Since moving into orbit about Mercury a little over one year ago, NASA's MESSENGER spacecraft has captured nearly 100,000 images and returned data that have revealed new information about the planet, including areas of permanent shadow at the poles that host the mysterious polar deposits.
One of the primary goals of MESSENGER's mission was to understand the nature of the radar-bright deposits at the poles of Mercury. The leading proposal since the deposits were discovered has been that radar-bright material consists dominantly of frozen water ice. Scientists have never had the imagery available before to see the surface where these radar-bright features are located. But images from MESSENGER's Mercury Dual Imaging System show that all the radar-bright features near Mercury's south pole are located in areas of permanent shadow, and near Mercury's north pole such deposits are also seen only in shadowed regions.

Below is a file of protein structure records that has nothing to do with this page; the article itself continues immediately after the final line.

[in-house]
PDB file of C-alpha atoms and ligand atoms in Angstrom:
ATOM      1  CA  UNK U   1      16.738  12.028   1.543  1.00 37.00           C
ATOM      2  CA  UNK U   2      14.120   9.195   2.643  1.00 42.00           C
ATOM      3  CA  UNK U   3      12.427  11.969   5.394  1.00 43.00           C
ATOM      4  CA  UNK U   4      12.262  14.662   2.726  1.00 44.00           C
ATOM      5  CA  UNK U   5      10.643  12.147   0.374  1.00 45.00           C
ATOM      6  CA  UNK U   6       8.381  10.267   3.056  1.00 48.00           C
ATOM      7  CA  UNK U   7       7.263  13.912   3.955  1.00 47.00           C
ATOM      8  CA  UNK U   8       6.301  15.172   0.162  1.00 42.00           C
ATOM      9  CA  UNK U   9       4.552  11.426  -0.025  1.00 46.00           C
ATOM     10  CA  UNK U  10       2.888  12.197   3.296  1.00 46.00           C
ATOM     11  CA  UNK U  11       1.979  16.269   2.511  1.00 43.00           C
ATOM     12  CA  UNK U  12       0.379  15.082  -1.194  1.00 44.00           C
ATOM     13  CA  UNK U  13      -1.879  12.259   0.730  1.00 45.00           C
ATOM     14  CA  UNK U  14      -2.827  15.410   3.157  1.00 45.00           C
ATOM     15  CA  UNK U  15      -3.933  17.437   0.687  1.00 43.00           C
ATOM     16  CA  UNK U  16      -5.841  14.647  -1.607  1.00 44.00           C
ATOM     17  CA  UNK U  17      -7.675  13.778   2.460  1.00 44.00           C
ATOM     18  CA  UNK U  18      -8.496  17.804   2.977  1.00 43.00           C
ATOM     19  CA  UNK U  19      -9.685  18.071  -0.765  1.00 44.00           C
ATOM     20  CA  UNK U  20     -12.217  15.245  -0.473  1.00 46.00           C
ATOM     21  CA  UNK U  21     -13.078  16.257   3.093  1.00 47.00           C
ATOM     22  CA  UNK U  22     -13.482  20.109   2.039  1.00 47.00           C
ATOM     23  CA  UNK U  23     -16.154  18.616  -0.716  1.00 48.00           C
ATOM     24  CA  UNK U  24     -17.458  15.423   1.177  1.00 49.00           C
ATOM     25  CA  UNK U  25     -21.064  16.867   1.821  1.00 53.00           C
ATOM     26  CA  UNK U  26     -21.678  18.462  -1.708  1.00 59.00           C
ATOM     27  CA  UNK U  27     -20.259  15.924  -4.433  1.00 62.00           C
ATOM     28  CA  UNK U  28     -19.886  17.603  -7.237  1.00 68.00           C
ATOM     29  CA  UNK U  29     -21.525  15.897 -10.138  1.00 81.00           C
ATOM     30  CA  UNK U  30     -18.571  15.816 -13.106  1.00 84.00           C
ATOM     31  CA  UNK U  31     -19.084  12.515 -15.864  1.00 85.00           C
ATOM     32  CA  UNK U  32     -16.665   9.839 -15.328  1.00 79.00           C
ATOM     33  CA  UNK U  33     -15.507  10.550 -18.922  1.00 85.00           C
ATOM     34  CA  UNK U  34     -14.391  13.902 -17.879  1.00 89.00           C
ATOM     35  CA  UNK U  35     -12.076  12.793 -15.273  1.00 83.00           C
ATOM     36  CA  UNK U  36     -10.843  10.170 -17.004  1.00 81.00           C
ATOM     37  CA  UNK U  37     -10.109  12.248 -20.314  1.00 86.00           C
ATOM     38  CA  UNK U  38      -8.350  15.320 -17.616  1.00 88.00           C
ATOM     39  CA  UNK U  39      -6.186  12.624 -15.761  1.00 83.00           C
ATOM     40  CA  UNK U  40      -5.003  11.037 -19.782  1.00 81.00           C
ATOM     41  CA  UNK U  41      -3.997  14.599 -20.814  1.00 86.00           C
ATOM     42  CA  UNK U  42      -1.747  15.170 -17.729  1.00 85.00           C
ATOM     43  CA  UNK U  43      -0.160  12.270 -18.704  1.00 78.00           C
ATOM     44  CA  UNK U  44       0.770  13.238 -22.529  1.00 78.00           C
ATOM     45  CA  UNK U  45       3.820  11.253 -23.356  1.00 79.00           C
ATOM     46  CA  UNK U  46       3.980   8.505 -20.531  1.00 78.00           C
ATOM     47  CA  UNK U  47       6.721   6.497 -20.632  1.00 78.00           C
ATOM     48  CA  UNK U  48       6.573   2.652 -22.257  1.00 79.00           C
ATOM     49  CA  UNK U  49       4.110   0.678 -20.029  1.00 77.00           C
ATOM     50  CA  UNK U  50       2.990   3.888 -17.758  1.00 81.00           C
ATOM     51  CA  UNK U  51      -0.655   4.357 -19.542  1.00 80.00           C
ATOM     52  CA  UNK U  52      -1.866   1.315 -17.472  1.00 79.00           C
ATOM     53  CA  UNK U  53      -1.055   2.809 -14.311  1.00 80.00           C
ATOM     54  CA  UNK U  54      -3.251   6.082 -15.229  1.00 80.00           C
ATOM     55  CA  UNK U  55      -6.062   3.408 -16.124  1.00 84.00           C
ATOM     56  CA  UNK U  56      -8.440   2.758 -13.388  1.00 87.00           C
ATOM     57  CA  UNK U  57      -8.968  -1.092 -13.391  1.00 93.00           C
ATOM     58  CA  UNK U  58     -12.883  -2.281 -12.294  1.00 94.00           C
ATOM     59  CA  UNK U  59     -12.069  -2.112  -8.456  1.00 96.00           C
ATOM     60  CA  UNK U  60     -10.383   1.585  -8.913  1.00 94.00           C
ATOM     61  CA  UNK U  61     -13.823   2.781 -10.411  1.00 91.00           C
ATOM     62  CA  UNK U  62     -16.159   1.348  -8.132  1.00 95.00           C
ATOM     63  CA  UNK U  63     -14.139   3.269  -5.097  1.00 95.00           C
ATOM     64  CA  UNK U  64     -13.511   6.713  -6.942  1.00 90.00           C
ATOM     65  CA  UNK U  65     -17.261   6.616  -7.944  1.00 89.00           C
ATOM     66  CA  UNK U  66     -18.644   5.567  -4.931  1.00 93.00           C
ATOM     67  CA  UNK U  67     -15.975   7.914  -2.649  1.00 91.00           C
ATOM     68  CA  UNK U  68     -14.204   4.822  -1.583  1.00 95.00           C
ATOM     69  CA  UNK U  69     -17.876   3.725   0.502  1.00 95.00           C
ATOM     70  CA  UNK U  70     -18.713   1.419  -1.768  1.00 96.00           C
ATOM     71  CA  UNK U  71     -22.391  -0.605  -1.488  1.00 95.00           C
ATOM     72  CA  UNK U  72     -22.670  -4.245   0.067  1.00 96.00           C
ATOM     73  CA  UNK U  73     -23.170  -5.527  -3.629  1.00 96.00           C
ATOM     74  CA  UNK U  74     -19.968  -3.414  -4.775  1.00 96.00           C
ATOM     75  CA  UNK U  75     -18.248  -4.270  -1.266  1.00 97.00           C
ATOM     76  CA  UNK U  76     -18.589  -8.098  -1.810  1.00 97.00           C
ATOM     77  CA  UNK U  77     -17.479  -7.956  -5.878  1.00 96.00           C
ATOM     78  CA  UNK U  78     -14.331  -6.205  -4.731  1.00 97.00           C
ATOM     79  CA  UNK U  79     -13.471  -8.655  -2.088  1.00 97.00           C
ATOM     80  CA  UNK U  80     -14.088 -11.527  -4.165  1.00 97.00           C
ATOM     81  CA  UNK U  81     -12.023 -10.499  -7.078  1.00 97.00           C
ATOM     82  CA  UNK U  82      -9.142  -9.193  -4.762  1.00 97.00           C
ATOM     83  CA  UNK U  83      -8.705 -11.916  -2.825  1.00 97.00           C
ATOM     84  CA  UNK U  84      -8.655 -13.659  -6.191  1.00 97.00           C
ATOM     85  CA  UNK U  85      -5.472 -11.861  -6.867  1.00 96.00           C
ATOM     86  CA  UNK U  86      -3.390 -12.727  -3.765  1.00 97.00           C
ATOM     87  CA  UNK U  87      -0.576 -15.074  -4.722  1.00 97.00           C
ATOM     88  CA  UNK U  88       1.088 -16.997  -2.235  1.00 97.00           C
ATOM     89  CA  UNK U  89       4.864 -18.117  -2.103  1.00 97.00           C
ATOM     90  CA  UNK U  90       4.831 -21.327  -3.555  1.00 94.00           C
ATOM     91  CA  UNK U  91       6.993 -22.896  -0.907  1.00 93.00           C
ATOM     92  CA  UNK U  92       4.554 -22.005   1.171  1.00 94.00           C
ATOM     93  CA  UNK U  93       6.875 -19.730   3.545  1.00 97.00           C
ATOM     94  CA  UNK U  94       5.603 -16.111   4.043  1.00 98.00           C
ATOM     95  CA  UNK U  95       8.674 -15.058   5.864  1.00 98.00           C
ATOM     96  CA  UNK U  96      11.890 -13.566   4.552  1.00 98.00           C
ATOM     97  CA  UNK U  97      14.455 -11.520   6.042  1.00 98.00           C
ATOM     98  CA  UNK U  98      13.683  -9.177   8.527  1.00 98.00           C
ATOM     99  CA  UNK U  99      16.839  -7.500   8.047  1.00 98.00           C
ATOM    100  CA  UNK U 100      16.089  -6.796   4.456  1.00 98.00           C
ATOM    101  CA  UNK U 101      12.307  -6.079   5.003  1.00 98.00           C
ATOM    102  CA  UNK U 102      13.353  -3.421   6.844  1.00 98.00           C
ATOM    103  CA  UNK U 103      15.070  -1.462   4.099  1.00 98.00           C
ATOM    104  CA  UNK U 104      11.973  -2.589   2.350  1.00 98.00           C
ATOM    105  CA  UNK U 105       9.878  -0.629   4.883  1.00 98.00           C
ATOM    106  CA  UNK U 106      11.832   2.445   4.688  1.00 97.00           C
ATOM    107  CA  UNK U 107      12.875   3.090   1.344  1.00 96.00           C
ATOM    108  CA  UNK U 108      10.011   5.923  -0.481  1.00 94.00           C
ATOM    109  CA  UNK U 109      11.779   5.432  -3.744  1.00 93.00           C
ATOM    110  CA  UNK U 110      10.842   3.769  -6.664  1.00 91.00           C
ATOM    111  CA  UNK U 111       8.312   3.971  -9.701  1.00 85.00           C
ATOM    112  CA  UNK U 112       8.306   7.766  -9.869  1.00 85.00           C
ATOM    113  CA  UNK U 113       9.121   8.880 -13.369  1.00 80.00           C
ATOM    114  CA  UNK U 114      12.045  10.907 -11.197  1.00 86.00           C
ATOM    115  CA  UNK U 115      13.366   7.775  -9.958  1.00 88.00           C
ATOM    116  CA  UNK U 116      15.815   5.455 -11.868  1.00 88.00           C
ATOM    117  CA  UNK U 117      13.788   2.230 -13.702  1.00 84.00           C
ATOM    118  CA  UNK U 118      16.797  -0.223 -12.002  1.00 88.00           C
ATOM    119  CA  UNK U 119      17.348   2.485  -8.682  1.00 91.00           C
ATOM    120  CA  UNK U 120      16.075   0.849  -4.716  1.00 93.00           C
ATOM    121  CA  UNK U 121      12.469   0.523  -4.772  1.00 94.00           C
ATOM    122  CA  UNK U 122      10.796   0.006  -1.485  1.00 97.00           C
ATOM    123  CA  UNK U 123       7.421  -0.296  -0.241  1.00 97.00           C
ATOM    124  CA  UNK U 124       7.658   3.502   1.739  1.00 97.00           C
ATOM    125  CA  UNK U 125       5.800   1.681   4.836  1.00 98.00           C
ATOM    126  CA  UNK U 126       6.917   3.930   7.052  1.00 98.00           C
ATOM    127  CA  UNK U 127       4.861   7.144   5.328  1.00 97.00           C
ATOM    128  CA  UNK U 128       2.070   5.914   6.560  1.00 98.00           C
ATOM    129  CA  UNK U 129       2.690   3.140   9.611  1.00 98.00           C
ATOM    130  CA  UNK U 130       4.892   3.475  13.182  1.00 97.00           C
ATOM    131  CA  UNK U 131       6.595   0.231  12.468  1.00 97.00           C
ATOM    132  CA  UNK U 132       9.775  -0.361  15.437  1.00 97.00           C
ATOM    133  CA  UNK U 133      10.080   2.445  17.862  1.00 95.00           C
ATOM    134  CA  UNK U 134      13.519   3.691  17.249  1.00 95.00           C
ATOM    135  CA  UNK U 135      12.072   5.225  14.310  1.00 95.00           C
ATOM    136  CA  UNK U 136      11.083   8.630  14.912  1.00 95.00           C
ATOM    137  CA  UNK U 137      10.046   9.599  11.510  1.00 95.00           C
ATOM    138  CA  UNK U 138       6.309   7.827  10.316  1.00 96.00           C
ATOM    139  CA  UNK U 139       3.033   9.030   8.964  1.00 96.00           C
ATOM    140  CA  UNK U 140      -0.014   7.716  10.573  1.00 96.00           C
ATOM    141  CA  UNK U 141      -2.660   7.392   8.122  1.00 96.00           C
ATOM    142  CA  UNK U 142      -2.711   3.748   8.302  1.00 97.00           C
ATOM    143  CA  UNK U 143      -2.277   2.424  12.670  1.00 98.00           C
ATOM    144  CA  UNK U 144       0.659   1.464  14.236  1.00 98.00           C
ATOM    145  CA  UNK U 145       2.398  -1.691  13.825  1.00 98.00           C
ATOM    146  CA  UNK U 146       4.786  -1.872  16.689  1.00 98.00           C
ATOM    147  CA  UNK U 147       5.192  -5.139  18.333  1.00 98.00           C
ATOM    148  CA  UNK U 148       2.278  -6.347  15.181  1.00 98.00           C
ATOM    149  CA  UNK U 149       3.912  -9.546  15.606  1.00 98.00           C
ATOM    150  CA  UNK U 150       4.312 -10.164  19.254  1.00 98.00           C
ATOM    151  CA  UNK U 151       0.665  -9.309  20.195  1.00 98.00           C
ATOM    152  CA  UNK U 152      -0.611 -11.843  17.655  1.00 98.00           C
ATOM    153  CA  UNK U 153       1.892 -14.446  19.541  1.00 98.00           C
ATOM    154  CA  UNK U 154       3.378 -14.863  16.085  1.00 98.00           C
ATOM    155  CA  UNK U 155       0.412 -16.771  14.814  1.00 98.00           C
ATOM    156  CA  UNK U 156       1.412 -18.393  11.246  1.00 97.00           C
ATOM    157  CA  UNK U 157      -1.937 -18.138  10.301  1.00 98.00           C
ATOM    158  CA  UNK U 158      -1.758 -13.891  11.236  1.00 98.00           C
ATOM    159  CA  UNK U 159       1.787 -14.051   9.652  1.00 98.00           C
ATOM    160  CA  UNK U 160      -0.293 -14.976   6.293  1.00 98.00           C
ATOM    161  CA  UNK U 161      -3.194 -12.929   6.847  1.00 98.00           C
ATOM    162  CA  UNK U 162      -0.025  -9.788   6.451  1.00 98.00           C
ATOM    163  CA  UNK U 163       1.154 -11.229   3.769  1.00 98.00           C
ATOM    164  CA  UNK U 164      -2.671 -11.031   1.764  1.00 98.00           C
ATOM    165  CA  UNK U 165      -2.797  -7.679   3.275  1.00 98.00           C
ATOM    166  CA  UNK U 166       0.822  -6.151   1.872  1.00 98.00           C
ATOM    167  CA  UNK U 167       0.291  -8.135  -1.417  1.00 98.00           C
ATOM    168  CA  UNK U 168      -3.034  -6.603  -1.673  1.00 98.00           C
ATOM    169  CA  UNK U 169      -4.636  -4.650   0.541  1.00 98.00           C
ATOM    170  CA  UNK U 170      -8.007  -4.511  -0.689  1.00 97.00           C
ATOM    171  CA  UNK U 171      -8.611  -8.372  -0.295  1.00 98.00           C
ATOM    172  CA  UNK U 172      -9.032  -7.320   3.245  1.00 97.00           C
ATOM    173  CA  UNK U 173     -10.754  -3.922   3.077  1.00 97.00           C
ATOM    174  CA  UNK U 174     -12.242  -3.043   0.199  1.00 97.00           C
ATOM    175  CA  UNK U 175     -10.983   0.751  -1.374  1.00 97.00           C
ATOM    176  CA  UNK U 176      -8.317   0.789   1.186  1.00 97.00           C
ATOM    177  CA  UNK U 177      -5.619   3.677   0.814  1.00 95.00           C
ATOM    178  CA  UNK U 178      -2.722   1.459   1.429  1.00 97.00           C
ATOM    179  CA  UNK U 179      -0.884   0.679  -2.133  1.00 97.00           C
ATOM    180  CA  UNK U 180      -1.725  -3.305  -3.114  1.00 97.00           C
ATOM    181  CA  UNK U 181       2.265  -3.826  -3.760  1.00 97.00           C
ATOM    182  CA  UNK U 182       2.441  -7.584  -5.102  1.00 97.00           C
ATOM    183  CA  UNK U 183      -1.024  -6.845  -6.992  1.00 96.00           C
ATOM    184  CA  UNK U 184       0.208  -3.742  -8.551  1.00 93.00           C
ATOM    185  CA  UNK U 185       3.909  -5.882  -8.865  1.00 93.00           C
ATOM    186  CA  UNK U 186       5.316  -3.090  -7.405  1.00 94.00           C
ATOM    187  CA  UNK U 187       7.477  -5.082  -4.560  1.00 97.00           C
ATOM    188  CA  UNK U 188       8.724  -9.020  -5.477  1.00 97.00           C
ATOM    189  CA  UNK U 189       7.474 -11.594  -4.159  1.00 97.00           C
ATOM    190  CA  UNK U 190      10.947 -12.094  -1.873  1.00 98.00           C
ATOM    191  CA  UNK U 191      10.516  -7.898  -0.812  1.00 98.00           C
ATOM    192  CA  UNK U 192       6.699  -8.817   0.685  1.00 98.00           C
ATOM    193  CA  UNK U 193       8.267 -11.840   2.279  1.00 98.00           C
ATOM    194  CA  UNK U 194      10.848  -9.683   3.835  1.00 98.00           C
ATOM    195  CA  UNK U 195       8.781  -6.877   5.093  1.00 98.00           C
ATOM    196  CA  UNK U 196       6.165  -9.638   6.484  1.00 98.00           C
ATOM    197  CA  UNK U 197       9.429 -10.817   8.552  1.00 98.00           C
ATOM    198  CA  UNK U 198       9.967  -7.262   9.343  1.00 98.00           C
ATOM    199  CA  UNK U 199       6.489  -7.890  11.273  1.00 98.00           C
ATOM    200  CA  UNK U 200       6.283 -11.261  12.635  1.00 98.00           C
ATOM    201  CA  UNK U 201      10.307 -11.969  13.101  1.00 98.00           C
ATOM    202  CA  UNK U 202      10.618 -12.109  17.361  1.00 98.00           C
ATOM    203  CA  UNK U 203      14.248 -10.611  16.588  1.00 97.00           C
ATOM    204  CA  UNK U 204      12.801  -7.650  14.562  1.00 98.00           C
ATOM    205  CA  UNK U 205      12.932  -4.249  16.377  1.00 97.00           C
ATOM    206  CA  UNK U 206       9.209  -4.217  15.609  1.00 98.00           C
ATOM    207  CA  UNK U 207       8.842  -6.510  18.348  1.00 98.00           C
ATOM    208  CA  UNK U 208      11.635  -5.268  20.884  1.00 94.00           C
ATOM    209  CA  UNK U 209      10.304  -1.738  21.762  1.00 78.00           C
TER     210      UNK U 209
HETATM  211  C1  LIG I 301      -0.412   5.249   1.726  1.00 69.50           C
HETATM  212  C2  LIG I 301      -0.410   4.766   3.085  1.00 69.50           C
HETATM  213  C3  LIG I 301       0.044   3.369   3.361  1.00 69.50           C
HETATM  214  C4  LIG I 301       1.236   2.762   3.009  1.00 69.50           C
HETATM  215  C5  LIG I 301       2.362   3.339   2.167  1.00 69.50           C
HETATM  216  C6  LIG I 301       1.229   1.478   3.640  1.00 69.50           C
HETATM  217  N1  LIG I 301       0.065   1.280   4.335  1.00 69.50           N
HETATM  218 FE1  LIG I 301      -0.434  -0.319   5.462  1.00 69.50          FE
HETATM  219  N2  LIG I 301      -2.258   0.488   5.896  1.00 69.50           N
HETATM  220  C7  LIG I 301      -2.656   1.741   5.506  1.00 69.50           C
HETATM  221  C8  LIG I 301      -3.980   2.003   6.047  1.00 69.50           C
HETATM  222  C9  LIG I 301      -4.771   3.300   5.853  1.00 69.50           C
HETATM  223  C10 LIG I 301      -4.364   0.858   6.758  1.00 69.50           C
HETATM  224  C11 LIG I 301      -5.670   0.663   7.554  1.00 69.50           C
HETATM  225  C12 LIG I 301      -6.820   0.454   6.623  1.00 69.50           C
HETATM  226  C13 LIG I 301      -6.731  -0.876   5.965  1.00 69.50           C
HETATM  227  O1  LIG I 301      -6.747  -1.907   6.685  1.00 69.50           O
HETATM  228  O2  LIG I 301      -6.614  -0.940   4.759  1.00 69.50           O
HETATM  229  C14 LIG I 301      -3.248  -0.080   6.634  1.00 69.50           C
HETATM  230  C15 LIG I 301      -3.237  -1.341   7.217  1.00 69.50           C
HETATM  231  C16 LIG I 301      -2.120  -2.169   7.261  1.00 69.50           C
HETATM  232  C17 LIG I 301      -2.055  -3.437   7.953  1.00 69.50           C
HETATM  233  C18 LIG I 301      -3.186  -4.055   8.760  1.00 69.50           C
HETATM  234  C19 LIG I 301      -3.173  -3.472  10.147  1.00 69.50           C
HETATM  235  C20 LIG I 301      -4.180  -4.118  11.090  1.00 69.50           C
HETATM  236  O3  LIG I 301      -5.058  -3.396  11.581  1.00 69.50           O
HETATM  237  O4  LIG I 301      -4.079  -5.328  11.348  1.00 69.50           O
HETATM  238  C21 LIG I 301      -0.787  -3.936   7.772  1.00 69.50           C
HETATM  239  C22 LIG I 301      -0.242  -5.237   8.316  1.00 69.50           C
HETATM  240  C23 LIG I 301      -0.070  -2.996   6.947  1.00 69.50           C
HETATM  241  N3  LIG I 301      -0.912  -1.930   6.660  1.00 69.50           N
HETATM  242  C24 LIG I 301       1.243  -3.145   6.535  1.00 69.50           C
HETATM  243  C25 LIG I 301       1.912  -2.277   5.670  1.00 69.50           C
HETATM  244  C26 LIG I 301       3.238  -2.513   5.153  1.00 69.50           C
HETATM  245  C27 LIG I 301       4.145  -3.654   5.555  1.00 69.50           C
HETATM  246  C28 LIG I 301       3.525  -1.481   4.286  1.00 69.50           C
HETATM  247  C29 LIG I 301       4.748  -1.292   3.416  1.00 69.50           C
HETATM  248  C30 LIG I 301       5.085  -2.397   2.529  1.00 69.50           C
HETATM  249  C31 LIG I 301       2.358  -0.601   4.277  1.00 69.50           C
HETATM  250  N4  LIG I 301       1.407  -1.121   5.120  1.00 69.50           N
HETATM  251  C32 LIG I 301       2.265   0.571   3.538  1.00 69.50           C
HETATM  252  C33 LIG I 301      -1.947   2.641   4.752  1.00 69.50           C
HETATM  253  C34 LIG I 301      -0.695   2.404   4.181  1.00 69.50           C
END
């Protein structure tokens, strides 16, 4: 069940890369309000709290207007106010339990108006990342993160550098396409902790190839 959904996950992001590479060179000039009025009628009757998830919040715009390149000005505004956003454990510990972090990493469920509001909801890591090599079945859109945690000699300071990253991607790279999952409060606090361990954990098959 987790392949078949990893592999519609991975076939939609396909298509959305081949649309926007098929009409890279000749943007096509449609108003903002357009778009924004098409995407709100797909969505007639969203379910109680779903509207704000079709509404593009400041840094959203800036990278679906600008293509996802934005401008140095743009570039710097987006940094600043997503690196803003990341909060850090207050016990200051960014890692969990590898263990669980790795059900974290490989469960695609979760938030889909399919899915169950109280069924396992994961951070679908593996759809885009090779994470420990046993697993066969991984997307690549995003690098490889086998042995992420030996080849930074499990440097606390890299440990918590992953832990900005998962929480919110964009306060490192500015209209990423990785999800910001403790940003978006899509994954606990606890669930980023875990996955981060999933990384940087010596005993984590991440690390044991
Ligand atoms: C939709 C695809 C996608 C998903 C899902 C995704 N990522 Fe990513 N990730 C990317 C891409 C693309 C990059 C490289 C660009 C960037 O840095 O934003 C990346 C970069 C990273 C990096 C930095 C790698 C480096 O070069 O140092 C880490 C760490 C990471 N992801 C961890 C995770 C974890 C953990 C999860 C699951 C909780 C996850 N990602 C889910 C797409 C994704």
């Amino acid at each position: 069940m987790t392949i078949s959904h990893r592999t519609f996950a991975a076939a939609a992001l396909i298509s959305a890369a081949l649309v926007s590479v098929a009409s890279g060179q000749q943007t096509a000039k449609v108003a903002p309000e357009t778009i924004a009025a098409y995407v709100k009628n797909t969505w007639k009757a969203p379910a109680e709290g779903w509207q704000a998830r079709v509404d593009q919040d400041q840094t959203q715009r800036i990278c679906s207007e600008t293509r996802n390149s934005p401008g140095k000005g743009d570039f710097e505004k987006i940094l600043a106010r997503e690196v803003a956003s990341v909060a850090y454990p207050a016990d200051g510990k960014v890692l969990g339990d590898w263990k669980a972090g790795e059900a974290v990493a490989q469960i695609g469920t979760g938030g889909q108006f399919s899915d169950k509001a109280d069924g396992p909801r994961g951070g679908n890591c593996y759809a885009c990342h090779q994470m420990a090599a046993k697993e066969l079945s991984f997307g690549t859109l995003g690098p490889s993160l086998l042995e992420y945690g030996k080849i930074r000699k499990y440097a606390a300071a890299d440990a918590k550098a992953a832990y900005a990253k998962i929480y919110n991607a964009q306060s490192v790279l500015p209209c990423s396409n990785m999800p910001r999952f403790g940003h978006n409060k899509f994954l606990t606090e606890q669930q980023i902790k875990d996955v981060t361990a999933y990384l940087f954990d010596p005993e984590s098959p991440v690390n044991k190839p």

These results are consistent with the water-ice hypothesis but not definitive proof. But the MDIS image above, combined with ongoing analysis of data from MESSENGER's Neutron Spectrometer and the MLA, will provide a more complete picture of the nature of the deposits.
Source: The Daily Galaxy via NASA Messenger Mission